4-STAR DINING REVIEW

Feeding memories

Next's Childhood menu re-creates aromas, sights, tastes of youth

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This time, Next is selling memories. "Childhood," the latest menu from Next, Grant Achatz and Nick Kokonas' shape-shifting restaurant, is a Proustian food journey that, although based on Achatz's and executive chef Dave Beran's childhoods, is designed to evoke yours.

(Typically, I visit a restaurant at least twice before awarding stars, but inasmuch as Next features a fixed, themed menu that lasts only 13 weeks before morphing into an entirely new concept, time constraints keep me to one visit per menu.)

Contrasted to Next's inaugural menu, which re-created turn-of-century Escoffier, or its follow-up, note-perfect rendition of Thai street food, this intensely personal iteration represents a breaking away (however temporary) from Next's culinary-cover-band mold.

Instead, the 11-course menu is a progression of memory triggers with a decidedly whimsical bent. There are sight gags, such as drawn-on stick-figure children "fishing" for a piece of walleye trapped in a woven potato net over sliced cucumber waves alongside a deconstructed tartar-sauce beach. There is wordplay, as in the chicken noodle soup made with chicken mousse noodles (thus "chicken noodle" soup).

There's even a mom-inspired eat-your-vegetables side dish in which Brussels sprout cups have been filled with extras that might render them palatable, such as a buttery bearnaise "pudding," bacon rillettes and black-truffle puree.

Achatz and Beran, however, kept the obvious out of the mix. There are no Rice Krispie Treats, no homages to the Twinkie, no place mats to be colored, no root beer floats and, perhaps shocking to some, not a single s'more.

As the meal begins, you're confronted by three cocktail glasses, containing an olive, cherry and bit of celery, respectively, along with a corresponding tablespoon's worth of martini, Manhattan and bloody mary. I actually waited for the glasses to be filled before a waiter informed me that presentation was complete, and then I caught on — the presentation mimicked the sip-of-dad's-cocktail experience. Ideally, one would accompany each sip with a furtive, over-the-shoulder glance.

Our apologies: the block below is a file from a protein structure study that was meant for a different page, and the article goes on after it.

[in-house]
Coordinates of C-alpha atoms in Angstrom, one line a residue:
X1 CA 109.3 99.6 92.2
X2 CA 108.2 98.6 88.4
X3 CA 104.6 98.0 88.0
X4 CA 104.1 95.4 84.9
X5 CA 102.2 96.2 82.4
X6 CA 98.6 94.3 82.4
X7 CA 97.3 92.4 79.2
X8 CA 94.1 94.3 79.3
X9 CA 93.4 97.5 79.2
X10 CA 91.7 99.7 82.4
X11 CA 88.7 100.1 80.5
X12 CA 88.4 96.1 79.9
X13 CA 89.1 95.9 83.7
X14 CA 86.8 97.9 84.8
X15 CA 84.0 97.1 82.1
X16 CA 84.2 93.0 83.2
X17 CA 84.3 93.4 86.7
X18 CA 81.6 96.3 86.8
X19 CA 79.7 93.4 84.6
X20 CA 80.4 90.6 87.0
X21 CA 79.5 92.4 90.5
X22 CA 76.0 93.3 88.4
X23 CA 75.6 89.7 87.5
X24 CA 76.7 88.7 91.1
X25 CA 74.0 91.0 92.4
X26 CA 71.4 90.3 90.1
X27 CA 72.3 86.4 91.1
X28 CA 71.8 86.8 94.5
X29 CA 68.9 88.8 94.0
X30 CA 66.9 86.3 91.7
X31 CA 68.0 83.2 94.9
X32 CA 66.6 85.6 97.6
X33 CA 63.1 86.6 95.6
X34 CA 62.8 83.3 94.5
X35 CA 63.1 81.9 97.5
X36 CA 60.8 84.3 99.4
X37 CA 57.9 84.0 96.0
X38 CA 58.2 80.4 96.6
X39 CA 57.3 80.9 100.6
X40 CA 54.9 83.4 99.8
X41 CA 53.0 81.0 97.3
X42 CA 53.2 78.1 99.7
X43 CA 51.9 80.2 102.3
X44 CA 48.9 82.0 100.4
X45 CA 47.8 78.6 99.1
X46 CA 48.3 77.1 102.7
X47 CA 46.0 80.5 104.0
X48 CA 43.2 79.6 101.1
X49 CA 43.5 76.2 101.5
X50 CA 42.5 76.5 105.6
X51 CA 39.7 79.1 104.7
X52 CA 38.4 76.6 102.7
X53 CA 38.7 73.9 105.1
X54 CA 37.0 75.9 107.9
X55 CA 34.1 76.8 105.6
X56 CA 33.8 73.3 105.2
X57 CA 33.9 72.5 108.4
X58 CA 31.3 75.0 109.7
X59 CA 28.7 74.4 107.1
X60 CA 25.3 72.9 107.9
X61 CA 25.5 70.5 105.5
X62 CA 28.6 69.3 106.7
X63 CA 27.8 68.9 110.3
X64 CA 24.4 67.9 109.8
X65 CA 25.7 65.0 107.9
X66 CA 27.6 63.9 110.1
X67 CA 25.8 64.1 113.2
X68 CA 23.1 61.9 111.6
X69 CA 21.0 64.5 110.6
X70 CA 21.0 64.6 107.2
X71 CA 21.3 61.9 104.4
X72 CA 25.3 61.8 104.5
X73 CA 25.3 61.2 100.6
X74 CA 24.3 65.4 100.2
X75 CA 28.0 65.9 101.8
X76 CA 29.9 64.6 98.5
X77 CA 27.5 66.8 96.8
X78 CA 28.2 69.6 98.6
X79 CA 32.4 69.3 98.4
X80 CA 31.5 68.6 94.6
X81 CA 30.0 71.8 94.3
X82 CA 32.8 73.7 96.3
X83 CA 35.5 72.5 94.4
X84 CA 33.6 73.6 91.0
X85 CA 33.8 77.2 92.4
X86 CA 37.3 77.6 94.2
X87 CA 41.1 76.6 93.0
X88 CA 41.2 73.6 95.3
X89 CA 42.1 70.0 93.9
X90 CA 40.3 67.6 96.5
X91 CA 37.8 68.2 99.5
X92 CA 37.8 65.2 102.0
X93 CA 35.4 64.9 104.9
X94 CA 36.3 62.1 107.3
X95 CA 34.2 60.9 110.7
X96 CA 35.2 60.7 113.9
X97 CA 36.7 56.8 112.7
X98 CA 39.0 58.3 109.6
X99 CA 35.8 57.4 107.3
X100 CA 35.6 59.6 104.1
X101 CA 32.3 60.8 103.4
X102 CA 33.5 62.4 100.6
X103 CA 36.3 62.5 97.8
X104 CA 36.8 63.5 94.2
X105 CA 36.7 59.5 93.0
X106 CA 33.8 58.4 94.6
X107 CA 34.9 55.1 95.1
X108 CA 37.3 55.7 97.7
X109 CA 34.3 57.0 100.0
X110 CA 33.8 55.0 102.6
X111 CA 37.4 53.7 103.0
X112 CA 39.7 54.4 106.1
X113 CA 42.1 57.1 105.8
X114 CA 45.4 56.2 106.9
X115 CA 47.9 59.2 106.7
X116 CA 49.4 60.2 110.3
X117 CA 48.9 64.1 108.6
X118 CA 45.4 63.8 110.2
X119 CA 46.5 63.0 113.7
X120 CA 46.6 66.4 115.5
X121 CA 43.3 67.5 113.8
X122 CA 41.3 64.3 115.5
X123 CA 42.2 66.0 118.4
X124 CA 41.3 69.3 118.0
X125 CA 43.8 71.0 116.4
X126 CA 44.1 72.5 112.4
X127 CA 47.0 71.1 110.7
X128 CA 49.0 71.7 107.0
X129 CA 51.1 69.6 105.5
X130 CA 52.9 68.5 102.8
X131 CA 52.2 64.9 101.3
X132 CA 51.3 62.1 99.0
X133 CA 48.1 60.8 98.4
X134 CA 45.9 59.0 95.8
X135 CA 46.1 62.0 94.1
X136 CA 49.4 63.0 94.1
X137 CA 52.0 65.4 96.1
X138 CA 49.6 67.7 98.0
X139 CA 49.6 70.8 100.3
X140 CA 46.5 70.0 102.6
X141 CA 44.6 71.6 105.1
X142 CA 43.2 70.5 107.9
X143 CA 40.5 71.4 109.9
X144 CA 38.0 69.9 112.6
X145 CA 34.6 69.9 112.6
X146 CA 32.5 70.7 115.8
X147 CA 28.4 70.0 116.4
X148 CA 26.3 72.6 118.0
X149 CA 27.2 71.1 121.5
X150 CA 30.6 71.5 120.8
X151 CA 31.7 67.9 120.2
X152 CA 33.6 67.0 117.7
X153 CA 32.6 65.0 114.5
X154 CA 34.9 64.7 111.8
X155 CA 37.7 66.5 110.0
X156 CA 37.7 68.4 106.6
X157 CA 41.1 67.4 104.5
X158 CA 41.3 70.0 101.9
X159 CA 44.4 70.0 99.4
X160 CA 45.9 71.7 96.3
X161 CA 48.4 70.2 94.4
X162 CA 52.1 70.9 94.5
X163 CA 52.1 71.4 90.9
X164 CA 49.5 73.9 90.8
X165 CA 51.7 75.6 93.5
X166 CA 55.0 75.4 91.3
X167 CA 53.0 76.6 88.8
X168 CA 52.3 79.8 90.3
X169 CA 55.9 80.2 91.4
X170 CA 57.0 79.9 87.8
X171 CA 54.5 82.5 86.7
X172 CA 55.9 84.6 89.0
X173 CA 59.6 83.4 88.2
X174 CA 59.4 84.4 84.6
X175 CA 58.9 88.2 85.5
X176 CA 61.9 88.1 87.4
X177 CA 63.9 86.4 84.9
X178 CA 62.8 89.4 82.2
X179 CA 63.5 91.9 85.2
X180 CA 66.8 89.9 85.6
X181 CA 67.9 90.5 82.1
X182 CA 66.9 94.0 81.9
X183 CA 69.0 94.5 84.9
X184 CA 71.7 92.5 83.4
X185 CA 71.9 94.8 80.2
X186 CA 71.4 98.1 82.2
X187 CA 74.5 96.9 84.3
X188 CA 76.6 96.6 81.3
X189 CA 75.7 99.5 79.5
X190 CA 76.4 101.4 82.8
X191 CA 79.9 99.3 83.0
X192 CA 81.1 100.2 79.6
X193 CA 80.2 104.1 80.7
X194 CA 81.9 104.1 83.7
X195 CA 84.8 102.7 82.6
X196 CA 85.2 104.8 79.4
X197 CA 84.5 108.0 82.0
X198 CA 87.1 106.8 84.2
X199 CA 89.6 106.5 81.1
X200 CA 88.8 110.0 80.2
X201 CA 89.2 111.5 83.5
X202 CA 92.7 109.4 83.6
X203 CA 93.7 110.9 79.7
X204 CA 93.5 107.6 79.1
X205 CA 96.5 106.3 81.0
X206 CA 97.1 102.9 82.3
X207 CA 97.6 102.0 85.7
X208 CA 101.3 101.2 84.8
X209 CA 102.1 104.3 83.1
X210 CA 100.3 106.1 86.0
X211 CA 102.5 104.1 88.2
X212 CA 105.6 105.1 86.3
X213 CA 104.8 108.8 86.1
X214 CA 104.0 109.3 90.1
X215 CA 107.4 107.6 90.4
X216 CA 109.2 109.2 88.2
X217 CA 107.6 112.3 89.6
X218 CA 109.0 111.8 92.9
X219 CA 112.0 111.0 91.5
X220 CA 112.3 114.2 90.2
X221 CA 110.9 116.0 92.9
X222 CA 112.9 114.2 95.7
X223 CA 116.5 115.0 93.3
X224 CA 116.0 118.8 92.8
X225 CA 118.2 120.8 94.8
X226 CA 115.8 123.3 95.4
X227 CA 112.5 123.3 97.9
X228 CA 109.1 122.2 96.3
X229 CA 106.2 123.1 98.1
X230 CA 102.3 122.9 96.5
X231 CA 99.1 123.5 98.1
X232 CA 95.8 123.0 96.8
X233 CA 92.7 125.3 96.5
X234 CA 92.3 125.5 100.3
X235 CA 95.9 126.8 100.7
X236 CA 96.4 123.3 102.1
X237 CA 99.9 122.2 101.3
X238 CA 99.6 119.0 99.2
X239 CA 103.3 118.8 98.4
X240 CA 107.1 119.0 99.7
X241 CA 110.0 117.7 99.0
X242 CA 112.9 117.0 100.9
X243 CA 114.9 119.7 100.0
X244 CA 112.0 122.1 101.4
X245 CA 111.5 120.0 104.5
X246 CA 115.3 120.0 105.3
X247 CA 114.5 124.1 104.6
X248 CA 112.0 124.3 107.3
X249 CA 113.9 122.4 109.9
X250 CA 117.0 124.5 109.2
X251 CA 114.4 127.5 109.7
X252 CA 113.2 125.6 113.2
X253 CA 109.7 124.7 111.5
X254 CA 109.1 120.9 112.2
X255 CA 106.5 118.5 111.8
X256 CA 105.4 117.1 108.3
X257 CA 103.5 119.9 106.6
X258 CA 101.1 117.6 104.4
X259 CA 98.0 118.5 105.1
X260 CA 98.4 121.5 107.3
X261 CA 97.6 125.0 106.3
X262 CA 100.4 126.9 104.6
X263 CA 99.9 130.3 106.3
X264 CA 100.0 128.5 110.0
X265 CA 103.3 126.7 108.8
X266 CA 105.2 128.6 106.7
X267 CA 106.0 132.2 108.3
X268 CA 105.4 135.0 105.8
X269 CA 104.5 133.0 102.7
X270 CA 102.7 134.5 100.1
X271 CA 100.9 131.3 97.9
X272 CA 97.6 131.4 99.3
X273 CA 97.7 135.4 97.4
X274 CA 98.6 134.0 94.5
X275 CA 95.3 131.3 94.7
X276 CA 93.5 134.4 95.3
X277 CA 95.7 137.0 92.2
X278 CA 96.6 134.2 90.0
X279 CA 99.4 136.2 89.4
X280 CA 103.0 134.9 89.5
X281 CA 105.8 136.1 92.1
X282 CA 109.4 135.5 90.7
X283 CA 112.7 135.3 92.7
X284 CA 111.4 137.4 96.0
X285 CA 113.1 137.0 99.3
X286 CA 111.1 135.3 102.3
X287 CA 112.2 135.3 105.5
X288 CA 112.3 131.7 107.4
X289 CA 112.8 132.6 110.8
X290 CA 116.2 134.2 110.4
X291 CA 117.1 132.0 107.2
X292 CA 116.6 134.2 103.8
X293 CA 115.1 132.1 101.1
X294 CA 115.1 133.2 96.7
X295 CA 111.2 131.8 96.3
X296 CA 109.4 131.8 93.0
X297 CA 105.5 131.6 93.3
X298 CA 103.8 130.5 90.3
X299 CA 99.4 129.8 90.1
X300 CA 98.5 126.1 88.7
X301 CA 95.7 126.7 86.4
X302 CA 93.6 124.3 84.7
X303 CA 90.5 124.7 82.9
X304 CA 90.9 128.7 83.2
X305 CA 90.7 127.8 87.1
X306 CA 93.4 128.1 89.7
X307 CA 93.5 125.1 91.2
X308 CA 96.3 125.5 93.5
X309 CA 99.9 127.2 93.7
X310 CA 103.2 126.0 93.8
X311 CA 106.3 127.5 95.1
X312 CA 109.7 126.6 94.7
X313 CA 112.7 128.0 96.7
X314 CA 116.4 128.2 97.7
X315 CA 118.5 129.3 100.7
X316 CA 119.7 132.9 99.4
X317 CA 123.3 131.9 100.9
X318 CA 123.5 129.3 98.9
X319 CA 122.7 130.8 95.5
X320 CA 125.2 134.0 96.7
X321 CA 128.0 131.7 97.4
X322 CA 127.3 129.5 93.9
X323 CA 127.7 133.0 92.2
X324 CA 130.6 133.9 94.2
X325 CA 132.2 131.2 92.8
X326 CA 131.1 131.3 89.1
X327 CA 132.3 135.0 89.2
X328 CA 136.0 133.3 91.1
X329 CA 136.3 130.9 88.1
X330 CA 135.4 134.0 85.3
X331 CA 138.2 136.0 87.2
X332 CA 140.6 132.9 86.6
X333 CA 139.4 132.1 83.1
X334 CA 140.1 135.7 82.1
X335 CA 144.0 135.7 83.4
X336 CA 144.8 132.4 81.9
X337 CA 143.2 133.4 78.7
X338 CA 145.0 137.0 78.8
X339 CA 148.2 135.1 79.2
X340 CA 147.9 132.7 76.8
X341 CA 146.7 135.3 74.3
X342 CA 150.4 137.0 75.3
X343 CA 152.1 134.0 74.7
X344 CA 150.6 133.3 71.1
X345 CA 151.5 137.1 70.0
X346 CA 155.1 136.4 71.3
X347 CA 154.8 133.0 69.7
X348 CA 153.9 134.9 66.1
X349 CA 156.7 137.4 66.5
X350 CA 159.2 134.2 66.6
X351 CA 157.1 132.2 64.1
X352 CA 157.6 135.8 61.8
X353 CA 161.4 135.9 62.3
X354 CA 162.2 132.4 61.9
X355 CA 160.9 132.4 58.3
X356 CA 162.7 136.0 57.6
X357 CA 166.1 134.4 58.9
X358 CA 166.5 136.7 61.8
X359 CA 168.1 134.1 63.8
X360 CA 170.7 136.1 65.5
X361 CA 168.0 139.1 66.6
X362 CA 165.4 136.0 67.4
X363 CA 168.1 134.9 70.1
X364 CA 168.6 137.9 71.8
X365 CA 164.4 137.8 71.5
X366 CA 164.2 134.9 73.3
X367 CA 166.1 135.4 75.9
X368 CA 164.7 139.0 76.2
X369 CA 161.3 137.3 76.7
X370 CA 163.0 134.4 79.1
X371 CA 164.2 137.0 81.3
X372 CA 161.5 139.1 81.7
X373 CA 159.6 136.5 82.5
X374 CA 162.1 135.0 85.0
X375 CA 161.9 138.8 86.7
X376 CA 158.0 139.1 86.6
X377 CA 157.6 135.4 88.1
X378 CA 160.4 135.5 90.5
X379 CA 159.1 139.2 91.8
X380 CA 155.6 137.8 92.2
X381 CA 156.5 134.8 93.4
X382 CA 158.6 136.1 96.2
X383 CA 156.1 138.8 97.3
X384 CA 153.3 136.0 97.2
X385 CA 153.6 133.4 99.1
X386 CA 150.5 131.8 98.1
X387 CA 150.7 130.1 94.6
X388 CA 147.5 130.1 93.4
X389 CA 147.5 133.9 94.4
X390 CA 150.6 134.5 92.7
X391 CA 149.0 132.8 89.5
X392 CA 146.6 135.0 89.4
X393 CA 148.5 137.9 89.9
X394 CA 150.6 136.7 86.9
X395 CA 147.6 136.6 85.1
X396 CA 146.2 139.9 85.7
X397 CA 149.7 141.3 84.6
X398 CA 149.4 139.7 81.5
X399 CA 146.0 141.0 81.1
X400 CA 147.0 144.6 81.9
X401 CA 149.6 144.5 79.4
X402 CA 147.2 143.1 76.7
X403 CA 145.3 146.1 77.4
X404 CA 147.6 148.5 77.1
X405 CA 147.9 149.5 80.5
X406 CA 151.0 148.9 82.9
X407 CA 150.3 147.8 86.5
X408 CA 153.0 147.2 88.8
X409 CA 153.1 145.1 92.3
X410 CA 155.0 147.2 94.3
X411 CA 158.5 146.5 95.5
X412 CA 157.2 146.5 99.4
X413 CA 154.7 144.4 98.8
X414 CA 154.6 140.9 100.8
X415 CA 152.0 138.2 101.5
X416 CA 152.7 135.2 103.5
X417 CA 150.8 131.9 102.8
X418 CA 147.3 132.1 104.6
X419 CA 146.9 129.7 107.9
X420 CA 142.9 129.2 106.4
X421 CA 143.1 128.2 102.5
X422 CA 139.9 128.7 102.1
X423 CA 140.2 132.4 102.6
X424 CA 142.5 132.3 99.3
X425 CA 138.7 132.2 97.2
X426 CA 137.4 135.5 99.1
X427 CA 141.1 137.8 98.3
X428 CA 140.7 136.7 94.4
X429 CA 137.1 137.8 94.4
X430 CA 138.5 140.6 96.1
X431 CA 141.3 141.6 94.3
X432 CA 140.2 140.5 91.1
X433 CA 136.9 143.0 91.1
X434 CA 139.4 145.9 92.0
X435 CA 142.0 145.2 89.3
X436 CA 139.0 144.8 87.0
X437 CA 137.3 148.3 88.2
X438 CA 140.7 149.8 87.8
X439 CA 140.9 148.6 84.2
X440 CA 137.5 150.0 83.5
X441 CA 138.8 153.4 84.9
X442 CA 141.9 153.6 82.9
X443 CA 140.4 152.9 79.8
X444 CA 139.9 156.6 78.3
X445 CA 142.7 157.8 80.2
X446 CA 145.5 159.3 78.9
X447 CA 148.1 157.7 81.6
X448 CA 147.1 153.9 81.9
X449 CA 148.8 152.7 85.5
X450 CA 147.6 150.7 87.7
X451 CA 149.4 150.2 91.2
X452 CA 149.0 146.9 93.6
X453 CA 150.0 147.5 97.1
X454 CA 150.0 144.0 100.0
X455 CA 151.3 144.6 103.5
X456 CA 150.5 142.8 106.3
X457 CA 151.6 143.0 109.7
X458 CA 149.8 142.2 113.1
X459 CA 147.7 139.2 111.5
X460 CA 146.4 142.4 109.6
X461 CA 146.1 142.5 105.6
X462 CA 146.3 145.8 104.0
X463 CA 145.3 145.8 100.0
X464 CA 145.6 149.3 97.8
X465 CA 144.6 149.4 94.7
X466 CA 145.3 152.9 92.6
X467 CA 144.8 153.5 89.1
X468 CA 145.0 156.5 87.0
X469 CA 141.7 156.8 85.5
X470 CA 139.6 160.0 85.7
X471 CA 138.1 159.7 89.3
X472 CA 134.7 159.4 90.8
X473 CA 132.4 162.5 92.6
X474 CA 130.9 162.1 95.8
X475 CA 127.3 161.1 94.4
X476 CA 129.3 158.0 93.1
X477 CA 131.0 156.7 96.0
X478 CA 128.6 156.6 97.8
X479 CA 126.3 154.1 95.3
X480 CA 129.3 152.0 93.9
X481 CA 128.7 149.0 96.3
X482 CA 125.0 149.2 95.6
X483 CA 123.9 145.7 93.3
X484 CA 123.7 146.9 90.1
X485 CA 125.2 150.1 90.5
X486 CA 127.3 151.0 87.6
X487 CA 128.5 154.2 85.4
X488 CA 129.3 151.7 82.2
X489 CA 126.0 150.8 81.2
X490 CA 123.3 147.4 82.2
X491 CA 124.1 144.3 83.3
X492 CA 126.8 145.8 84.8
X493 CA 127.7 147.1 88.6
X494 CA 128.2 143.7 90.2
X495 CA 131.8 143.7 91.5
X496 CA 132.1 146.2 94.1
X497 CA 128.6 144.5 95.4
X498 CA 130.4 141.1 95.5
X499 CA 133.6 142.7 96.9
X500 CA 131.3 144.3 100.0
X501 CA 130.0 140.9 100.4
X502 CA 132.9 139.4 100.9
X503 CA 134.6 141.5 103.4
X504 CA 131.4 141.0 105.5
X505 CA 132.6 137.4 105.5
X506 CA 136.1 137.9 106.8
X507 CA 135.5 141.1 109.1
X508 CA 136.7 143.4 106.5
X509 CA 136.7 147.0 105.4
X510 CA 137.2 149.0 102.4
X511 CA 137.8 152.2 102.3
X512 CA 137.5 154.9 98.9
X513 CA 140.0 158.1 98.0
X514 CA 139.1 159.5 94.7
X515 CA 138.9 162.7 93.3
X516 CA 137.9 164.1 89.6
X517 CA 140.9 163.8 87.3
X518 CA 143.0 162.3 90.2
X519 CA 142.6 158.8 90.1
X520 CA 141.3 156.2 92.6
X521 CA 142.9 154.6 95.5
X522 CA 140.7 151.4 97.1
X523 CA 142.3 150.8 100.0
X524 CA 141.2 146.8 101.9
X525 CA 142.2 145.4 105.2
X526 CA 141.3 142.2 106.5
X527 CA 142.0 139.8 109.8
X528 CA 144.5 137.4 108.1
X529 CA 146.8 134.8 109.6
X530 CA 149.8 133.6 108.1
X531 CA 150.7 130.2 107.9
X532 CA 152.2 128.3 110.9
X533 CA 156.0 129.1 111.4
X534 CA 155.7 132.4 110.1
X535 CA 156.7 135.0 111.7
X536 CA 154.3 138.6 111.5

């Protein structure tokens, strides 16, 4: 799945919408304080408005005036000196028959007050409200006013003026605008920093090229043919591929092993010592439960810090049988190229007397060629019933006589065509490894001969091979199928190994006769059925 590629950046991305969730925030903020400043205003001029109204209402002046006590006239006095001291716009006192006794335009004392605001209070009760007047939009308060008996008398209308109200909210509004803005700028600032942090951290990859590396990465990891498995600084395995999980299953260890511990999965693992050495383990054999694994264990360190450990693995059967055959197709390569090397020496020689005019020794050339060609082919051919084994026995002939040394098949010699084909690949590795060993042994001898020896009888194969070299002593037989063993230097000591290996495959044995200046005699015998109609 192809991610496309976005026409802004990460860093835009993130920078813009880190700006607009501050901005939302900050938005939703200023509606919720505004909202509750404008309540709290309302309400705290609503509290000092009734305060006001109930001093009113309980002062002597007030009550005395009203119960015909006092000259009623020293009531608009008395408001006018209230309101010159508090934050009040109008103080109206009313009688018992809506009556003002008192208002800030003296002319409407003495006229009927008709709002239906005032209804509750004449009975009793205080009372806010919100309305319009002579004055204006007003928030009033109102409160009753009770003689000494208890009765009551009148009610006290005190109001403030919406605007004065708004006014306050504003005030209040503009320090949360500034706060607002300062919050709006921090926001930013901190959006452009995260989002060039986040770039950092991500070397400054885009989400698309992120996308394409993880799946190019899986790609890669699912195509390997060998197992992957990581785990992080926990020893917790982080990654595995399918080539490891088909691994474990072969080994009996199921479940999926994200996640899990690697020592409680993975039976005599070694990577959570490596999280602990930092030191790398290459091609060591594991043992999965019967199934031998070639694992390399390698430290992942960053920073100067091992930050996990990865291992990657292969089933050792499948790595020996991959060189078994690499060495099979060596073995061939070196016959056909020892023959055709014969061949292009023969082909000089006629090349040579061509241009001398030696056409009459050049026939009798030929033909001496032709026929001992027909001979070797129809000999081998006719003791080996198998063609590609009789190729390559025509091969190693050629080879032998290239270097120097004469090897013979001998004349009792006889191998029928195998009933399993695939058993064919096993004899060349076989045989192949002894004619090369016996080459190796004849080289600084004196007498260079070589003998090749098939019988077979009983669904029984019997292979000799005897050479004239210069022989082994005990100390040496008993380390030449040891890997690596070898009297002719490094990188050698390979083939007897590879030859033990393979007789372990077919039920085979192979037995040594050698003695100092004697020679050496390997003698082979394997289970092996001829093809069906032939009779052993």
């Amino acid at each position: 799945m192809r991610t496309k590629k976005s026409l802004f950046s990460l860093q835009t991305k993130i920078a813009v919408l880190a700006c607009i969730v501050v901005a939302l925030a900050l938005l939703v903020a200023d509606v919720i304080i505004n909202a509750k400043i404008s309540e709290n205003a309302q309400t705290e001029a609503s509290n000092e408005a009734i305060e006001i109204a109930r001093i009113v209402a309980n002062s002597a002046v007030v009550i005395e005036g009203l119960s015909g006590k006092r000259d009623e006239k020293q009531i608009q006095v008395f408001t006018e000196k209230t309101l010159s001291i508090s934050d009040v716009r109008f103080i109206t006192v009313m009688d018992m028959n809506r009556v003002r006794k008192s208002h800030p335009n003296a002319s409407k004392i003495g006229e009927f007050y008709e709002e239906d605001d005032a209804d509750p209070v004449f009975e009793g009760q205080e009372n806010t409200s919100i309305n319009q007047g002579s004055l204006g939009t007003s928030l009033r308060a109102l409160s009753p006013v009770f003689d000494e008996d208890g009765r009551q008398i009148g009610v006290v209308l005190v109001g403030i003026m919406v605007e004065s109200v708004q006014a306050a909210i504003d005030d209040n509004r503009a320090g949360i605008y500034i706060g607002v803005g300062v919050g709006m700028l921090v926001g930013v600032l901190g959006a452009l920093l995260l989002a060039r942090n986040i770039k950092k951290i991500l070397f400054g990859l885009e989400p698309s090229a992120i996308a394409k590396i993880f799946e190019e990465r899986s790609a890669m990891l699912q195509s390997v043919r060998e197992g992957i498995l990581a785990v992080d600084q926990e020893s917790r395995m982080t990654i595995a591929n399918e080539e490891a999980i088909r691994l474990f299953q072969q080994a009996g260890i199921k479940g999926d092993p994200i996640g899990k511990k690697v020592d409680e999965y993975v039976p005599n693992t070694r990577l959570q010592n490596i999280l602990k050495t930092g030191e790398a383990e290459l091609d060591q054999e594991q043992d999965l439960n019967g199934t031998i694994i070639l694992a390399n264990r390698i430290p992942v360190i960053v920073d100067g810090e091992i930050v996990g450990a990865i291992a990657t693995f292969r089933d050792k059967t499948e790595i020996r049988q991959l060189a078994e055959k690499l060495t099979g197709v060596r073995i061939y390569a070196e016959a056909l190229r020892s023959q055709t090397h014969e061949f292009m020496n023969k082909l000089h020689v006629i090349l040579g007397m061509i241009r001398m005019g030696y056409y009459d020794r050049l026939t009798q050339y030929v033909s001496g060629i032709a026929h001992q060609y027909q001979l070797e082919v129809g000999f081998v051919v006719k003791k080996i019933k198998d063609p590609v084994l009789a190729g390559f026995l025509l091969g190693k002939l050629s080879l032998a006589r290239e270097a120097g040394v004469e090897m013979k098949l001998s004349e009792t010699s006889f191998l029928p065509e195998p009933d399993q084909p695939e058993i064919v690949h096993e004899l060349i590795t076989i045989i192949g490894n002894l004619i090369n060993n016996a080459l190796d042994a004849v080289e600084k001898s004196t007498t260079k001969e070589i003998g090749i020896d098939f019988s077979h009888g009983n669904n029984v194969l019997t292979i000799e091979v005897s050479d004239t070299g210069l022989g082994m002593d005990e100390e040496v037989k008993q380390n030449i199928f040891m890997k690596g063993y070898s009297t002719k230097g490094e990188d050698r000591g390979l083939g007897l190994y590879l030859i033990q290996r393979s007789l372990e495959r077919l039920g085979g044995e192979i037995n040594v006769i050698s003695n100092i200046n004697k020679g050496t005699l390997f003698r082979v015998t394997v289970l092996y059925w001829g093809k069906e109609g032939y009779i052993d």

The sips are followed by a gift-wrapped box, allowing patrons to relive the joy of opening a present. Inside is a tempura-fried sphere containing liquid peanut butter and jelly (the latter actually pomegranate pate de fruit), atop a scattering of fried ground peanuts and pate de fruit bits. The flavors are the same in each instance, but the textures are radically different, and as a bonus, the scents from the box — peanut, salt, sugar, cardboard — brought me back to the Cracker Jack boxes of my youth.

There's a virtual forest of salad ingredients, suspended over a torched piece of birch that carries with it the aroma of campfire. A deconstructed hamburger, whose flavors are spot-on fast food. Mac and cheese, surrounded by a "merry go round" of complementary ingredients, including ham (Mangalitsa ham rolled around arugula), manchego custard, a "rock" that bursts with concentrated hot-dog flavor, and three tiny pasta tubes soaked in annatto-seed oil (for that yellow-orange color we know so well).

One course arrives in a lunchbox — Next acquired 40 vintage lunchboxes for this purpose (mine was "Knight Rider") — and includes beef jerky (Wagyu, naturally), an Oreo-inspired cookie (made with cocoa powder and dehydrated truffle puree) and pudding (Valrhona chocolate, roasted banana and hazelnut praline), among other goodies. And among the sweet finales are a couple of cider-apple doughnut holes alongside foie-gras "frosting," the latter presented on electric-mixer beaters.

What keeps Childhood from veering into Carrot Top territory is that, independent of their memory-nudging purpose, the dishes work. The noodles made from chicken would be mere wordplay if the chicken soup weren't terrific — but it is. The salad, apart from the walk-in-the-woods context, is delicious. And I'd order the mac and cheese again in an instant.

Service, so informative and correct on my previous Next visits, is positively giddy this time around, waiting for you to "get" the idea behind each dish (and ready to explain the gag if you do not).

I wasn't around when Achatz and Beran put this menu together, but I imagine there was a lot of giggling involved.

Boys will be boys, after all.

Watch Phil Vettel's reviews weekends on WGN-Ch. 9's "News at Nine," CLTV and at wgntv.com/vettel.

Next

953 W. Fulton Market, nextrestaurant.com
Tribune rating:Four stars
Open: Dinner Wednesday-Sunday
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